Wednesday, May 09, 2007

Pakistan's struggle for democracy

When it comes to attacks on human rights in Pakistan, ruling politicians in Britain and the United States invariably look the other way. Even the suspension by President (and General) Pervez Musharraf of the country’s top judge, passes without comment in Washington and London. After all, Pakistan is an ally in the "war on terror" and is a useful place to torture alleged suspects before delivering them to US and British agencies. Why, they can even keep their nuclear weapons for being so co-operative. But the double-standards approach is cutting no ice in Pakistan, where a massive movement is defying Musharraf’s military regime and demanding the reinstatement of the chief justice, Iftikhar Chaudhry and the resignation of the president. Musharraf is now threatening a full-blown state of emergency, which would effectively be a military dictatorship, if protests continue. In the most unlikely scenes, Chaudhry has made a triumphant tour of the country in open defiance of Musharraf’s regime. Chaudhry departed from the Supreme Court in the capital Islamabad on Saturday for what is normally a four-hour road trip to Lahore. He took 25 hours because of the massive wave of support along the way. When he reached Lahore, he said that the "concept of an autocratic system of government is over ... Rule of law, supremacy of the constitution, basic human rights and individual freedom granted by the constitution are essential for the formation of a civilised society". Despite temperatures of more than 41C, Sunday's rally was attended by lawyers, political party workers, trade unionists, student organisations, the general public, and even religious students from madrassas. Seventeen sitting judges of the Lahore High Court were also in attendance. Then this week, Pakistan’s Supreme Court stepped in to lend support to Chaudhry. It temporarily barred the smaller judicial council from hearing allegations of misconduct and abuse of office against Chaudhry, laid against him by Musharraf when he suspended the judge in March. It directed that the case should be heard by the full court.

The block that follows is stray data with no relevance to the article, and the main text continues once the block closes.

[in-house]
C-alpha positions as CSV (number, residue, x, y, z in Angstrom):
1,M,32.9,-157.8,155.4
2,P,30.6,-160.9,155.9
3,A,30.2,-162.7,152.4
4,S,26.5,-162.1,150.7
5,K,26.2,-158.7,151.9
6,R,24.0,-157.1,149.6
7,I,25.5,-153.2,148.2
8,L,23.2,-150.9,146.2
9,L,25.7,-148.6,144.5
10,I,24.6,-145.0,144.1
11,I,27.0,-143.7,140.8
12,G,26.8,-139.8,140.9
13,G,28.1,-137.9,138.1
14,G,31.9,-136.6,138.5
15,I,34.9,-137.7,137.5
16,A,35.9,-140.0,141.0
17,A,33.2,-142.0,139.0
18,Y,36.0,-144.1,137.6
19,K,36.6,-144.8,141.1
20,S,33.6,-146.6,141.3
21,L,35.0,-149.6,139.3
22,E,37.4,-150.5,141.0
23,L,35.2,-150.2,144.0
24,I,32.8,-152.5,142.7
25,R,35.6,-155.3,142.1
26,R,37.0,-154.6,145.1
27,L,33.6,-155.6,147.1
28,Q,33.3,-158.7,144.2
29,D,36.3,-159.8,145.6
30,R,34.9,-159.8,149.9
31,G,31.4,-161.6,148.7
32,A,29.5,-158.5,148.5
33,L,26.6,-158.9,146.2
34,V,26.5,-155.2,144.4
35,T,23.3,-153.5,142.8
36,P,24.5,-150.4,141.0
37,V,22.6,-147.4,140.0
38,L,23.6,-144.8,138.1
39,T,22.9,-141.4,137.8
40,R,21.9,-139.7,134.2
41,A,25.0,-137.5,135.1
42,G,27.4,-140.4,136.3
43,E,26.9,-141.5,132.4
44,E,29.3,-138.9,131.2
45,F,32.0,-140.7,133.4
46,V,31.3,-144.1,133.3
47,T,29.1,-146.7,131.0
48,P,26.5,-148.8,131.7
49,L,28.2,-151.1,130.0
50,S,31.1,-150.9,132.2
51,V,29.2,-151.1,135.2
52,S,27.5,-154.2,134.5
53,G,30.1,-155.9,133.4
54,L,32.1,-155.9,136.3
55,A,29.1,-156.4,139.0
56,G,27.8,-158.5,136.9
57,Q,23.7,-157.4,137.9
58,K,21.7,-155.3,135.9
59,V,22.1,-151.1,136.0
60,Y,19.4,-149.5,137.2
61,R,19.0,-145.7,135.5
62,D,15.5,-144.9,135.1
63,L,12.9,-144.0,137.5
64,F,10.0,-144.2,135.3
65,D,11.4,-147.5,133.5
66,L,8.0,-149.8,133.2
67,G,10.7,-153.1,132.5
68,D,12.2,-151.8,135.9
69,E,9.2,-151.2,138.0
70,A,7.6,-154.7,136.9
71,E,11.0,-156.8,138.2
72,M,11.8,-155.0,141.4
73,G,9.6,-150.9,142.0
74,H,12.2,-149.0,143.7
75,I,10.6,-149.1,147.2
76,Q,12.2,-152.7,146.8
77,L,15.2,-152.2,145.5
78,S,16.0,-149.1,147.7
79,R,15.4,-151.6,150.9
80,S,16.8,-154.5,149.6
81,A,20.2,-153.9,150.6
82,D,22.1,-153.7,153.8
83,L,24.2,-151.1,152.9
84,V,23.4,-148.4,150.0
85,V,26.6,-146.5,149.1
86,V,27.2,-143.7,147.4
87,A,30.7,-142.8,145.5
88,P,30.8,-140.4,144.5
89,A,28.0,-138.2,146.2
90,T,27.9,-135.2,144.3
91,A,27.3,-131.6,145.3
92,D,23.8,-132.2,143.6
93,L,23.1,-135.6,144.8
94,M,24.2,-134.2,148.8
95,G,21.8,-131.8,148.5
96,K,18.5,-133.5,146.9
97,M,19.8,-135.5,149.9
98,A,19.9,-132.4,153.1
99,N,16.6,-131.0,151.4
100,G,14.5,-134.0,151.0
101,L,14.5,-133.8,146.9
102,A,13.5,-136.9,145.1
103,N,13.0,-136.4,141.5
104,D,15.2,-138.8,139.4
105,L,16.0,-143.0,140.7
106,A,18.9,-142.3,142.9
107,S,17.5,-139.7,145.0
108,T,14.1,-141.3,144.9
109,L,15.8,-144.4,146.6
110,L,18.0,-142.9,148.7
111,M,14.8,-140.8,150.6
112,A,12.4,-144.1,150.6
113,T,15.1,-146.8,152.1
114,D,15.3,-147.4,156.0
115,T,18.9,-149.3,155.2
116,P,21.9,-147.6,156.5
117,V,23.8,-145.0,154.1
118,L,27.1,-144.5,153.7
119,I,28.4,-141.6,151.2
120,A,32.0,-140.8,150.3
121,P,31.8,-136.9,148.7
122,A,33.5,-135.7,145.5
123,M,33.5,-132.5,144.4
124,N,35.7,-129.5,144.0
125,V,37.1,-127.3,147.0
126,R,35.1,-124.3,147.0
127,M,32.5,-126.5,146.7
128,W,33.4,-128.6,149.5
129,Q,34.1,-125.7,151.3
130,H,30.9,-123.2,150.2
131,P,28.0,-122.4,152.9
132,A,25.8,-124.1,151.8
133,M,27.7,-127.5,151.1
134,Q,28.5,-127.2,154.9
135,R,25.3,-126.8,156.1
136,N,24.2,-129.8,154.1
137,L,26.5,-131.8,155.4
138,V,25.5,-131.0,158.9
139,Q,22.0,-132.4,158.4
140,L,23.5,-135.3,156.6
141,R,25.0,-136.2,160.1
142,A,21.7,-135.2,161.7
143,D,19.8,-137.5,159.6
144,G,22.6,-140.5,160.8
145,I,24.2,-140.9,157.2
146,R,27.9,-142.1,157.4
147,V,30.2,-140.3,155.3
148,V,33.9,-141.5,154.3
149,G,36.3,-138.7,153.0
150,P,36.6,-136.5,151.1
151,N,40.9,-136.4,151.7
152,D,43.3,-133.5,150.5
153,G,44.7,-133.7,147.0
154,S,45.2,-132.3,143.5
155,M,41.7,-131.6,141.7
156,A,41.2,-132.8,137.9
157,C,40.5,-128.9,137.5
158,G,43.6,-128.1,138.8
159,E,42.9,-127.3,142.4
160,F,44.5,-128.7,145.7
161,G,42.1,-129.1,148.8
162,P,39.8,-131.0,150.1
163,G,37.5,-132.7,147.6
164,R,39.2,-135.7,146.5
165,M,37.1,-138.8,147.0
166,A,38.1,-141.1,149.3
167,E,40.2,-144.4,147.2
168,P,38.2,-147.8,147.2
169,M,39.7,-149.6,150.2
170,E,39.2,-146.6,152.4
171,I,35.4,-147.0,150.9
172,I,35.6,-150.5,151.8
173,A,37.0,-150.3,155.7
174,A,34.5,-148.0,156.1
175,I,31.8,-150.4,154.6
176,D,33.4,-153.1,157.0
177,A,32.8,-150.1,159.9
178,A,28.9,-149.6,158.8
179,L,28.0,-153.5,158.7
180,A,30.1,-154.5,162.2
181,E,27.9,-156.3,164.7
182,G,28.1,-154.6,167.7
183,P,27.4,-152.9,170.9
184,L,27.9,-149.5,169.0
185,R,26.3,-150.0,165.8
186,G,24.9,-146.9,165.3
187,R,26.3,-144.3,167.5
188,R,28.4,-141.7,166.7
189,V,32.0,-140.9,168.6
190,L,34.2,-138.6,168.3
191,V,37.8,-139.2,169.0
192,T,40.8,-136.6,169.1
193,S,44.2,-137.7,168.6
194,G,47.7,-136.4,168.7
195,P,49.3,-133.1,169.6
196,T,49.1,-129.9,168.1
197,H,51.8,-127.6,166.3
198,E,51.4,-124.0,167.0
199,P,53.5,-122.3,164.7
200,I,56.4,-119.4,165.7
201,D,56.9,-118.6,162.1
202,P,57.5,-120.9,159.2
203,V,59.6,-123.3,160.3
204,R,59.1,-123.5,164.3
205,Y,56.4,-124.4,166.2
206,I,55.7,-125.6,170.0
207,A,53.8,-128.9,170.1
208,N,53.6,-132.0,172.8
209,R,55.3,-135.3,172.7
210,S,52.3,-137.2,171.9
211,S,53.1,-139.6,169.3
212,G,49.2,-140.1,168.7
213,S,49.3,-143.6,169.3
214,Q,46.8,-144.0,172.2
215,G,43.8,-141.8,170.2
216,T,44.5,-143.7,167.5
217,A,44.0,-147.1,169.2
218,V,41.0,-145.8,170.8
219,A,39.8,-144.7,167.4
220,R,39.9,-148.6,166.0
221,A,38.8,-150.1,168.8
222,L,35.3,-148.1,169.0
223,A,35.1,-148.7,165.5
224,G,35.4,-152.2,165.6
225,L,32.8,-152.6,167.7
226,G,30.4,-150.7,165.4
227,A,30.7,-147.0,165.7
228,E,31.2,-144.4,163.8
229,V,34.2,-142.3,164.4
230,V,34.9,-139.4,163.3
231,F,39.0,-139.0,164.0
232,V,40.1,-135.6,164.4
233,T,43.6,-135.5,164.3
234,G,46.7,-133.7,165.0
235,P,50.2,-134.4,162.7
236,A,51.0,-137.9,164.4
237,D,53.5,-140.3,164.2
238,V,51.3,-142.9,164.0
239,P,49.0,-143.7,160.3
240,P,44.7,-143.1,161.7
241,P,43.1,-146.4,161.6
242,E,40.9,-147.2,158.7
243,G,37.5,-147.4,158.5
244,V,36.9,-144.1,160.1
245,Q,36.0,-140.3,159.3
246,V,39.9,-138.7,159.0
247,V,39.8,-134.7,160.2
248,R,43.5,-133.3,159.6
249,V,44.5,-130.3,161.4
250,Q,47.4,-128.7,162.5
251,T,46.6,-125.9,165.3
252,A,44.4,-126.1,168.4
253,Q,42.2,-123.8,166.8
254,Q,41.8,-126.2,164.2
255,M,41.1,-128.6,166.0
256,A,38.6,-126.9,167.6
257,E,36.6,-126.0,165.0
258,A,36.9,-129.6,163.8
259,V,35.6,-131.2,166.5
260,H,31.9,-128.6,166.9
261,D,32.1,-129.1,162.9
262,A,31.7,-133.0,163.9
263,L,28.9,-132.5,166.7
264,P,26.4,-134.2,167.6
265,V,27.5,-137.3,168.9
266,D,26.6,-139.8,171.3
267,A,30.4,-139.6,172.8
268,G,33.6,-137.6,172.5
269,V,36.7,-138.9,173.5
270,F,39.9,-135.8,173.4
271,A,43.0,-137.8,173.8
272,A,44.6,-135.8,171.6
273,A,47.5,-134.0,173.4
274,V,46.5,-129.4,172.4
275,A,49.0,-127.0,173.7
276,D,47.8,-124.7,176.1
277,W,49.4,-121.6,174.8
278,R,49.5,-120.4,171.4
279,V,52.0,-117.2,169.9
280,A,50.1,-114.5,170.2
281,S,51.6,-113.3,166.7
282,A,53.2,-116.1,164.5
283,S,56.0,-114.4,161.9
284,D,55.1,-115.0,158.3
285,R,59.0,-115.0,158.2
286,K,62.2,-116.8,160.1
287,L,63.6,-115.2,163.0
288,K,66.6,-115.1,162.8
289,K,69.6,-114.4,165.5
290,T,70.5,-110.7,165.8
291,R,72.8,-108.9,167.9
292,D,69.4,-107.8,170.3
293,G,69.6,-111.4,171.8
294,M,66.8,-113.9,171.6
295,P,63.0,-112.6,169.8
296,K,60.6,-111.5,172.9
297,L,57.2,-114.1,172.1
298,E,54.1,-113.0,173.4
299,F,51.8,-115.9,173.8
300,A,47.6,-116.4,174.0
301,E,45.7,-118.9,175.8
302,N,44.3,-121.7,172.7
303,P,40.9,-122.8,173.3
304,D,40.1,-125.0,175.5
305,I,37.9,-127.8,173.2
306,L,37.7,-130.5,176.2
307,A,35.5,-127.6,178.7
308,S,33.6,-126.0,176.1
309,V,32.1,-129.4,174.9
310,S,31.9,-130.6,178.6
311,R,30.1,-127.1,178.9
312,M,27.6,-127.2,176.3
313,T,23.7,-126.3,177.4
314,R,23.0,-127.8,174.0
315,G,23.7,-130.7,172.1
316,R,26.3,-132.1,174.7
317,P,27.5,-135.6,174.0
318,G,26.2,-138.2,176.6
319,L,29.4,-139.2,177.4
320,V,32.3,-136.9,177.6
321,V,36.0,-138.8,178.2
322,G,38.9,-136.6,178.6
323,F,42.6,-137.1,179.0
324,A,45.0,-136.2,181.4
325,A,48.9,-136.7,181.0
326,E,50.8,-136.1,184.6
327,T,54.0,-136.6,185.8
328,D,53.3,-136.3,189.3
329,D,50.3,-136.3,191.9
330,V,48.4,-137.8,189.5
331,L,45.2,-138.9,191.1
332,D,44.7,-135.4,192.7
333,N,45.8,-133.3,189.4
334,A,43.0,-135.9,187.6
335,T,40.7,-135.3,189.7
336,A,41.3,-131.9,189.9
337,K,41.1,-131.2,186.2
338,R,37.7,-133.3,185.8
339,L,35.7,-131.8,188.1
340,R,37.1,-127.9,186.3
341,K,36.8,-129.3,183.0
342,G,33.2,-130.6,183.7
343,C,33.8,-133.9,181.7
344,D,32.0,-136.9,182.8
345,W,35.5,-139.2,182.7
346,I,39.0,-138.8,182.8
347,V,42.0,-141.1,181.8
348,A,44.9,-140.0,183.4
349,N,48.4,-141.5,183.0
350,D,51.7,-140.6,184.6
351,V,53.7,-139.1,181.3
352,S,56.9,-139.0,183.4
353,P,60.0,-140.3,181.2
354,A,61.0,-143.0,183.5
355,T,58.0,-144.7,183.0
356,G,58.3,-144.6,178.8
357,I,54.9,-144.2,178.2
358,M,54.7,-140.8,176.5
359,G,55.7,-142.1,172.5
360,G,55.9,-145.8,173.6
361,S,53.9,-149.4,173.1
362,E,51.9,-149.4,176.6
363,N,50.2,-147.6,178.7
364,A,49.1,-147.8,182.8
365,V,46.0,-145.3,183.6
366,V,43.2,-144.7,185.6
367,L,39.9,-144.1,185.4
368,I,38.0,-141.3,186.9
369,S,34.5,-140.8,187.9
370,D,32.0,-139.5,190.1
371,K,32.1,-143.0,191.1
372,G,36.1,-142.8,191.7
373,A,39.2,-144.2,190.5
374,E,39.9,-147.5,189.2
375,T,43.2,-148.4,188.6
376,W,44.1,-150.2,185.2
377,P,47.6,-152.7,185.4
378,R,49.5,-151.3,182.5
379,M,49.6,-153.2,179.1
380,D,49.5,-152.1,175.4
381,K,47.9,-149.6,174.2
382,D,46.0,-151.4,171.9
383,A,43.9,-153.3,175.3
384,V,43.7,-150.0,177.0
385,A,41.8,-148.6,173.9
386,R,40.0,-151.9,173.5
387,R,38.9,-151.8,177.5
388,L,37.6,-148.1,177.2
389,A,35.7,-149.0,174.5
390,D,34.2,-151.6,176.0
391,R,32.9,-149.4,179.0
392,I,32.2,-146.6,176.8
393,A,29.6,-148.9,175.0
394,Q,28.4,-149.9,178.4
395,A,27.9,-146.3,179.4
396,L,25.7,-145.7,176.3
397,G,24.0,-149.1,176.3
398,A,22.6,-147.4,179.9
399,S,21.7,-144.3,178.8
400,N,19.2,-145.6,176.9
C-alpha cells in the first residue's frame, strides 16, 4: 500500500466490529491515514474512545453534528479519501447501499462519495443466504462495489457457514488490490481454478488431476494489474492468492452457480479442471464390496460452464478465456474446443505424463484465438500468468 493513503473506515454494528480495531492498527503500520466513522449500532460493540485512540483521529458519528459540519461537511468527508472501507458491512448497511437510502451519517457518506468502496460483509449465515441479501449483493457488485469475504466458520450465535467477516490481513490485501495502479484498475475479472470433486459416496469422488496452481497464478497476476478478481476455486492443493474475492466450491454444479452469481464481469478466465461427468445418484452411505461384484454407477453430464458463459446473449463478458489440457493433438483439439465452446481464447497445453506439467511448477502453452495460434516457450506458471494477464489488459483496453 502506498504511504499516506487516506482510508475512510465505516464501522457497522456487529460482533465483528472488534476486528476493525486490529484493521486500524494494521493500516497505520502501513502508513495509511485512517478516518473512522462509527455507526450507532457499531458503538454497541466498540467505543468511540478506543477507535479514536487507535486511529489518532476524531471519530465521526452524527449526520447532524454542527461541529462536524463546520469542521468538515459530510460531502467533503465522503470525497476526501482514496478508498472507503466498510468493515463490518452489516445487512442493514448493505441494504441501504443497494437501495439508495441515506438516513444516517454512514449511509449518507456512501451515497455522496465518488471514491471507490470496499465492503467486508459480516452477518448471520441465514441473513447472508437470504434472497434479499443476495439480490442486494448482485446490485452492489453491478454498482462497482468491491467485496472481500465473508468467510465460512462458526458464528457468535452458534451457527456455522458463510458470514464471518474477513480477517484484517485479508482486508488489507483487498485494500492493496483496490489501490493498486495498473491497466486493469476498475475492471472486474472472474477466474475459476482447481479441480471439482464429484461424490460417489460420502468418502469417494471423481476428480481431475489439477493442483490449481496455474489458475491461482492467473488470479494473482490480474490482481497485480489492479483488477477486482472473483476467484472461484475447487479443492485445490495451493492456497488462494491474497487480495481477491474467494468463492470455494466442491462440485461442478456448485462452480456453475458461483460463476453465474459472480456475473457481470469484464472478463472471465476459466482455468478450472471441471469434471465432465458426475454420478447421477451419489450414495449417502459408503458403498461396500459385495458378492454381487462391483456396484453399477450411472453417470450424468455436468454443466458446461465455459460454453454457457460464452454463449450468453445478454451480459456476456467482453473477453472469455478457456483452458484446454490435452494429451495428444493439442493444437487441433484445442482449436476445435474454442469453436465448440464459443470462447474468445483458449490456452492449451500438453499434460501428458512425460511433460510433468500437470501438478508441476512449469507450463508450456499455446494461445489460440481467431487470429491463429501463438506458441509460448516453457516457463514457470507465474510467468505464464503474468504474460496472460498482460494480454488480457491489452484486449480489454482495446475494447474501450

Chaudhry’s suspension came against a background of plans by Musharraf’s military regime to hang on to power whatever the outcome of October’s scheduled elections. Musharraf wants to get the present parliament to elect him president once more before the elections and to stay on as head of the army. He knew that Chaudhry would have ruled against him, so Musharraf had the judge suspended. At the same time, he issued two orders - one restraining the chief justice from performing his functions and the other ordering the appointment of an acting chief justice. In doing do, he turned a legal issue into a growing revolt against Pakistan’s corrupt ruling elites who are gathered around the army and Musharraf’s regime, which has been in power for almost eight years. A new phase in the country’s politics is clearly under way. As one observer noted, those marching in the streets to honour a chief justice they barely knew much until a few days ago are calling for the rule of law. For most of its history, Pakistan has been subject to the law of rulers, suffering a series of military coups since 1958. The popular movement sparked by Chaudhry’s removal could yet sweep Musharraf’s regime away. That would lead to joy in Pakistan. As for London and Washington, no doubt they are already plotting away to try and make sure that their man stays in power, whatever the cost in terms of human rights.

Paul Feldman, communications editor

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